Wednesday, May 10, 2017

Evidence shows Kansas schools are organized and operated efficiently to produce high student outcomes.

This post is from a report on school finance released by KASB as the Kansas Legislature works to develop a new school finance plan in compliance with the Kansas Supreme Court decision on adequate funding. Today: contrary to claims that Kansas schools are administratively top-heavy, Kansas compares well to the highest achieving states in the nation.


Rather than increase funding, some policy-makers and advocates suggest that districts could cut administrative overhead and redirect funding to achieve better results. Evidence indicates that Kansas is already following best practices for staffing and organization.


A. Kansas school district spending on superintendent salaries and “back office” costs are minimal.


Total Kansas superintendent salaries were $31 million last year, or 0.5 percent of total expenditures. Expenditures for all central office and districts administration function – including “back office” functions like payroll, human resources, etc. – are $266 million, or 4.4 percent of expenditures. Even a significant reduction in those areas would not result in major changes in other areas.


B. High achieving states have more teachers, more support staff, more administration, smaller schools and smaller districts. Low achieving states are the opposite.


Federal data from the Digest of Education Statistics indicate that not only do the highest achieving states spend more pupil, they have many more employees per 1,000 students, including administrative staff.


The highest achieving states have 160.7 staff positions per 1,000 student, and 6.3 are in district administration. Kansas has 143 staff per 1,000 students, but just 3.8 are in district administration – less than the national average.




The highest achieving states have more teaching positions than Kansas, but Kansas provides about the same percentage of these positions, and has more instructional positions than the national average or the lowest achieving states. Kansas also has more principals and student/teacher support positions (such as librarians, counselors, nurses, etc.) than the national average and lowest achieving states.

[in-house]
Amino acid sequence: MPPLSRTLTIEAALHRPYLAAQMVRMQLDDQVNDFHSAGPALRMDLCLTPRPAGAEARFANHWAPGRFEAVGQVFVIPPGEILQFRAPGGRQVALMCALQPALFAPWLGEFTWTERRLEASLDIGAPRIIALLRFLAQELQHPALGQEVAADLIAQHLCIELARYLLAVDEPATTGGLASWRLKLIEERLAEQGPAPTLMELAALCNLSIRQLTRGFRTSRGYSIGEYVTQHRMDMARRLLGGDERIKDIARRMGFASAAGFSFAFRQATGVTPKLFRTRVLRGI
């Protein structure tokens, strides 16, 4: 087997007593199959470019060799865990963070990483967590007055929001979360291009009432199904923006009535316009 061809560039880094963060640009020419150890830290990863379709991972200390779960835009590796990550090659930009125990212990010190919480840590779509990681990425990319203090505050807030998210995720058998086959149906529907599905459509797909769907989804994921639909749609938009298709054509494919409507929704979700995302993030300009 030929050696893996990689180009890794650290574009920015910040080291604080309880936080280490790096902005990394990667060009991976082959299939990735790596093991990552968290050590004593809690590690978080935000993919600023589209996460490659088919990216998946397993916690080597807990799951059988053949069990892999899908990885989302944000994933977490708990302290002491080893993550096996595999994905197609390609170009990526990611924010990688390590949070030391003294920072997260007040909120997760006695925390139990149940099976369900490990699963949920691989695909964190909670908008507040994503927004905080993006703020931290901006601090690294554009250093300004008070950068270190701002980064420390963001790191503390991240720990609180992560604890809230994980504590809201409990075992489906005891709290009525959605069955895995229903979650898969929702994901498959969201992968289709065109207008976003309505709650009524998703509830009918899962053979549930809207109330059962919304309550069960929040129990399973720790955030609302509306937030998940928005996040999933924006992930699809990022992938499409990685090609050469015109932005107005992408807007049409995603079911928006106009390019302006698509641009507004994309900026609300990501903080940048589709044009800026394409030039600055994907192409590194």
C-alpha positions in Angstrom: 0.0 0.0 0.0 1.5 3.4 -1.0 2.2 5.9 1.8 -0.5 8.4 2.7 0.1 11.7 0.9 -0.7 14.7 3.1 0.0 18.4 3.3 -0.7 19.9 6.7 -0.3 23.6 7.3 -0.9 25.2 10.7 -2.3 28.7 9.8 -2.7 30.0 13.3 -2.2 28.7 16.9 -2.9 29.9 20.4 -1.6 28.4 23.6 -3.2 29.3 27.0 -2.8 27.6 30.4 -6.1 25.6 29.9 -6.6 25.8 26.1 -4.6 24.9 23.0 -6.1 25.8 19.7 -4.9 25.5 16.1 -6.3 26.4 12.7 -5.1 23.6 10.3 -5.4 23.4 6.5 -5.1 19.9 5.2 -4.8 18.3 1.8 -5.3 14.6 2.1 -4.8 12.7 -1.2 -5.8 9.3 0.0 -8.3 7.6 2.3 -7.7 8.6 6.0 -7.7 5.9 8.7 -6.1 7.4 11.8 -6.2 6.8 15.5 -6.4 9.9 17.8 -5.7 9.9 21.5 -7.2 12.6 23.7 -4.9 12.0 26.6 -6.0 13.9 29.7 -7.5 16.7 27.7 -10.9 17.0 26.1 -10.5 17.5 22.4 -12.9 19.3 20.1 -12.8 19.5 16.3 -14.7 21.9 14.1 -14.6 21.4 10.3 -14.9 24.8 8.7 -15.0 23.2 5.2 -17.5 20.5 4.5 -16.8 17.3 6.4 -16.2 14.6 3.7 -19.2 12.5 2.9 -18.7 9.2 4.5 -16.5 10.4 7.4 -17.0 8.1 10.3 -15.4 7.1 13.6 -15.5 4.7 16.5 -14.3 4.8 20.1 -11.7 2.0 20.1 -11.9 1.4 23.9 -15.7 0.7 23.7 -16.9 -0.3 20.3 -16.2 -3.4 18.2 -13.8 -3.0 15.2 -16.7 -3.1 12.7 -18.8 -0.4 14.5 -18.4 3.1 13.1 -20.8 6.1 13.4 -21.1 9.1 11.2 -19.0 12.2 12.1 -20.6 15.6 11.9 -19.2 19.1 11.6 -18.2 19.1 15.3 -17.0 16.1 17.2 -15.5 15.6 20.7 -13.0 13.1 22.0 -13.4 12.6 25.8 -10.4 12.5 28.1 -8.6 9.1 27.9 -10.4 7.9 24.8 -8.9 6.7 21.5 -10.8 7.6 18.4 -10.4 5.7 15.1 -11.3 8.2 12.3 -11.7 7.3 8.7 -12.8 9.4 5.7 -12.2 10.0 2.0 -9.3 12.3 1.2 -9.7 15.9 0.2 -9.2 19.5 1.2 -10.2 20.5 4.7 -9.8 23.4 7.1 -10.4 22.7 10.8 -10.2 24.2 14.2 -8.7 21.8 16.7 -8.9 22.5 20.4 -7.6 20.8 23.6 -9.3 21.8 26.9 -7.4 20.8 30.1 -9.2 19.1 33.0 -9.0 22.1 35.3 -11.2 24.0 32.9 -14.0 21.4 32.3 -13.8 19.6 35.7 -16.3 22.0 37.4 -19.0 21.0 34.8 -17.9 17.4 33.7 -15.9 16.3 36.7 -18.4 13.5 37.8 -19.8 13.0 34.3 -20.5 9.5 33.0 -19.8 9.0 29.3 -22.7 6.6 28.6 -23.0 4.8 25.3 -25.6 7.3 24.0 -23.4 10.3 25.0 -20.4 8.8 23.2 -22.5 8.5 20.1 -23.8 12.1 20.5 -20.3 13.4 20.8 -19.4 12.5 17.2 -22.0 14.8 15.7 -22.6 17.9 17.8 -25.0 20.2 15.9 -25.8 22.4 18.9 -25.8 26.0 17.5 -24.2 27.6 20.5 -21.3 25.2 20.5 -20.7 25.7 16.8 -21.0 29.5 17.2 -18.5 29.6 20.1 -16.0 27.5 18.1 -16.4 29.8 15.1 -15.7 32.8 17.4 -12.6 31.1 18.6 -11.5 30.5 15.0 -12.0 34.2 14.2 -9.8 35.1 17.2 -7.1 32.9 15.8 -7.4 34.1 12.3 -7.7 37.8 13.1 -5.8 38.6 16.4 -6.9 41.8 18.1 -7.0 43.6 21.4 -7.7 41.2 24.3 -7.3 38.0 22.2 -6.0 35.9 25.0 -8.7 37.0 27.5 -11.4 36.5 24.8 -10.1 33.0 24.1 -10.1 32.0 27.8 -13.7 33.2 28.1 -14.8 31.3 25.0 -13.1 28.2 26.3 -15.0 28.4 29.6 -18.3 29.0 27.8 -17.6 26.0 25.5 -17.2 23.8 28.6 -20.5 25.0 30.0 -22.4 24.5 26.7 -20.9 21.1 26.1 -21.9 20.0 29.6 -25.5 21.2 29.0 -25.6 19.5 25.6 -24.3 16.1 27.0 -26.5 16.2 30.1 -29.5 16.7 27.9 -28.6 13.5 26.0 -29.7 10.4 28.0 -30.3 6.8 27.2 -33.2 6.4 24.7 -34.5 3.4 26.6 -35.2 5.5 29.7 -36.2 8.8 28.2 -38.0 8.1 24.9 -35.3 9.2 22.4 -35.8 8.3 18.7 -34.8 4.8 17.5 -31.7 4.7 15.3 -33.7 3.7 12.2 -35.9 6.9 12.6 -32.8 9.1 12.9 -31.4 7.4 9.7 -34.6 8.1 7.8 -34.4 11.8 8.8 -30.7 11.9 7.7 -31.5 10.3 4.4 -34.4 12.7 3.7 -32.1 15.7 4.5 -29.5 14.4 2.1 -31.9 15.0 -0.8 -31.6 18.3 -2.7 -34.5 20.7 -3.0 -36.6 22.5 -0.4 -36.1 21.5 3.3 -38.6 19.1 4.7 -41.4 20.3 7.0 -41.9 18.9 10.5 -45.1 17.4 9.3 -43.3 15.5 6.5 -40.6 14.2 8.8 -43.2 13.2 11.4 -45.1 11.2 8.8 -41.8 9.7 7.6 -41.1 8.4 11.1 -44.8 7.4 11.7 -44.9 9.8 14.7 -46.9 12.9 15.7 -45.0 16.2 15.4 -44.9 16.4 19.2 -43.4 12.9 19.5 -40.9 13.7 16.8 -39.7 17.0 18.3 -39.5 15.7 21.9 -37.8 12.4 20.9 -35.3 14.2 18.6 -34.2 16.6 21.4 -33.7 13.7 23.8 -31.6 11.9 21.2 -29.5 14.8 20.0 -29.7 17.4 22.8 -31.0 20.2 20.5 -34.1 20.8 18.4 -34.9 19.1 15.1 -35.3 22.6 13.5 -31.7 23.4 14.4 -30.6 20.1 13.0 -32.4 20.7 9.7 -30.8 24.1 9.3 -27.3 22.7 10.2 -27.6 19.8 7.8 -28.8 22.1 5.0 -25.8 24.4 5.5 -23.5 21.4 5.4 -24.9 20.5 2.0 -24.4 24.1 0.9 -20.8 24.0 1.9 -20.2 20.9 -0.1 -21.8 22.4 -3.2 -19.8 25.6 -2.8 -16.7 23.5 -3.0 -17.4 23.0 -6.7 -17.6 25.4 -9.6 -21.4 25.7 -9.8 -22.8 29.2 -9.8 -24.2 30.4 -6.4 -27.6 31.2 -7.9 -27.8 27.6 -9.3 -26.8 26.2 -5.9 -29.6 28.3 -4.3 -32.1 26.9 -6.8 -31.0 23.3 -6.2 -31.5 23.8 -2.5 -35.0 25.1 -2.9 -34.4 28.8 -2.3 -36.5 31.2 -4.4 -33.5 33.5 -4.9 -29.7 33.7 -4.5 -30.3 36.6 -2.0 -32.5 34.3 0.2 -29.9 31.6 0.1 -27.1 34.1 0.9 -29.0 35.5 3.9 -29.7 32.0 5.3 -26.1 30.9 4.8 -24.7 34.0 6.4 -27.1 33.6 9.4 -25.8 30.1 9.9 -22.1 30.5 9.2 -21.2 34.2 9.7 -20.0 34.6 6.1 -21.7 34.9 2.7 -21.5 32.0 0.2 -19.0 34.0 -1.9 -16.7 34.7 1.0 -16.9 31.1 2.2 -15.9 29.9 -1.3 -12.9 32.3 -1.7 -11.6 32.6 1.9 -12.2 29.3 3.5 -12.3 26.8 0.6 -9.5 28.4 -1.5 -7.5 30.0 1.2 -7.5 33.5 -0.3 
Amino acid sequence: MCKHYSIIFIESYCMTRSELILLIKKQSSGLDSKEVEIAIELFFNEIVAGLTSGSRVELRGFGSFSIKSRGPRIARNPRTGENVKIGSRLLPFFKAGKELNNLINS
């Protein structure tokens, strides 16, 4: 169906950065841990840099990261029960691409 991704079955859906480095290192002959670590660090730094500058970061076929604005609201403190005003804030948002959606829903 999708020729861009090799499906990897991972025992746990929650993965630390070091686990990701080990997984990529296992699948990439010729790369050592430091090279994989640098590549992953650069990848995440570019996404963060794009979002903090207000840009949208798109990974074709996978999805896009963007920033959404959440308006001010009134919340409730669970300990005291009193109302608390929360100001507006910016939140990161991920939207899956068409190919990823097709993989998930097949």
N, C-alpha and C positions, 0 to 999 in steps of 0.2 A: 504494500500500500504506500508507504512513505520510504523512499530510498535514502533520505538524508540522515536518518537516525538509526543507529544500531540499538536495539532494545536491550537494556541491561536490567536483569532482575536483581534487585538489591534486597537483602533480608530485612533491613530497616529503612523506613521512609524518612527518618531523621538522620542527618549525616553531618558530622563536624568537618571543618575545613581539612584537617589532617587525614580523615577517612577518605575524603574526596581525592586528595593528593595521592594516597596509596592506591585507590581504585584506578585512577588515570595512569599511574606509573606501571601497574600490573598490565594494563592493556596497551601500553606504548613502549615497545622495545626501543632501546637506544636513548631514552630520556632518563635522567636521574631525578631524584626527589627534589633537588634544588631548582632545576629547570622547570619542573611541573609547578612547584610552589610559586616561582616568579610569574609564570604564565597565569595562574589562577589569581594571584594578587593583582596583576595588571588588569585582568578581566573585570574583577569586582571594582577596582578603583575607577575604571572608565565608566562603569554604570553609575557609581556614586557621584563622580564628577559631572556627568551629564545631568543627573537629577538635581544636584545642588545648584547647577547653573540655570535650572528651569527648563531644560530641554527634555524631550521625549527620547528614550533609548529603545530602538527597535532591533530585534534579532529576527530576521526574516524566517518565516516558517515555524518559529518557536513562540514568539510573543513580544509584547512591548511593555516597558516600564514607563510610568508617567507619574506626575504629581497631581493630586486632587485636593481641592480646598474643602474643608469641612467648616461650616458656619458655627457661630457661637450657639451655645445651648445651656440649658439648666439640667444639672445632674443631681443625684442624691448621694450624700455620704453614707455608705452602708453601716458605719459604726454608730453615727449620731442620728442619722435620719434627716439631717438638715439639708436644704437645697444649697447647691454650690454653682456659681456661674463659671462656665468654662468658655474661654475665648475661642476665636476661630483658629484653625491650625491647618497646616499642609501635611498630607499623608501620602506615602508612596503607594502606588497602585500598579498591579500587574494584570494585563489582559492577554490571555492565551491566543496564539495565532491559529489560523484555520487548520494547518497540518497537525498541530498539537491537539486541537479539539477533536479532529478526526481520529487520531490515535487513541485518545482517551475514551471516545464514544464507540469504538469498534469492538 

In addition, national data shows that the highest achieving states have smaller school district size and smaller average school size than the national average and lowest achieving states.

KASB research on Kansas assessments confirms national studies that smaller school size has a positive correlation with student outcomes.

Tuesday, May 9, 2017

Specific ways school districts will use additional funding to improve student success.

This post is from a report on school finance released by KASB as the Kansas Legislature works to develop a new school finance plan in compliance with the Kansas Supreme Court decision on adequate funding. Today: how increased funding would be used to improve student success.


Although each district’s needs and circumstances will be different, the general uses of new funding is clear, based on conversations KASB held with school leaders this year and how districts used additional resources after Montoy decision. Targets for new funding would likely include:

Add/restore positions to keep low class size and improve services

Restore certified (mostly teacher) positions reduced since 2009;
1,000 times average teacher salary of $55,454 $55.6 million

Restore non-certified positions (aide, para, etc.) reduced since 2009;
1,000 FTE positions times estimated salary of $35,000 $35.0 million

Expand preschool to meet State Board goal of kindergarten readiness

Double pre-K teachers to double preschool enrollment;
580 positions times average teacher salary of $55,454 $32.2 million

Increase services to meet career planning and social/emotional needs
Increase school counselor and social worker positions (currently
approximately 1,500) by 50 percent; 750 positions times average
teacher salary of $55,454 $41.6 million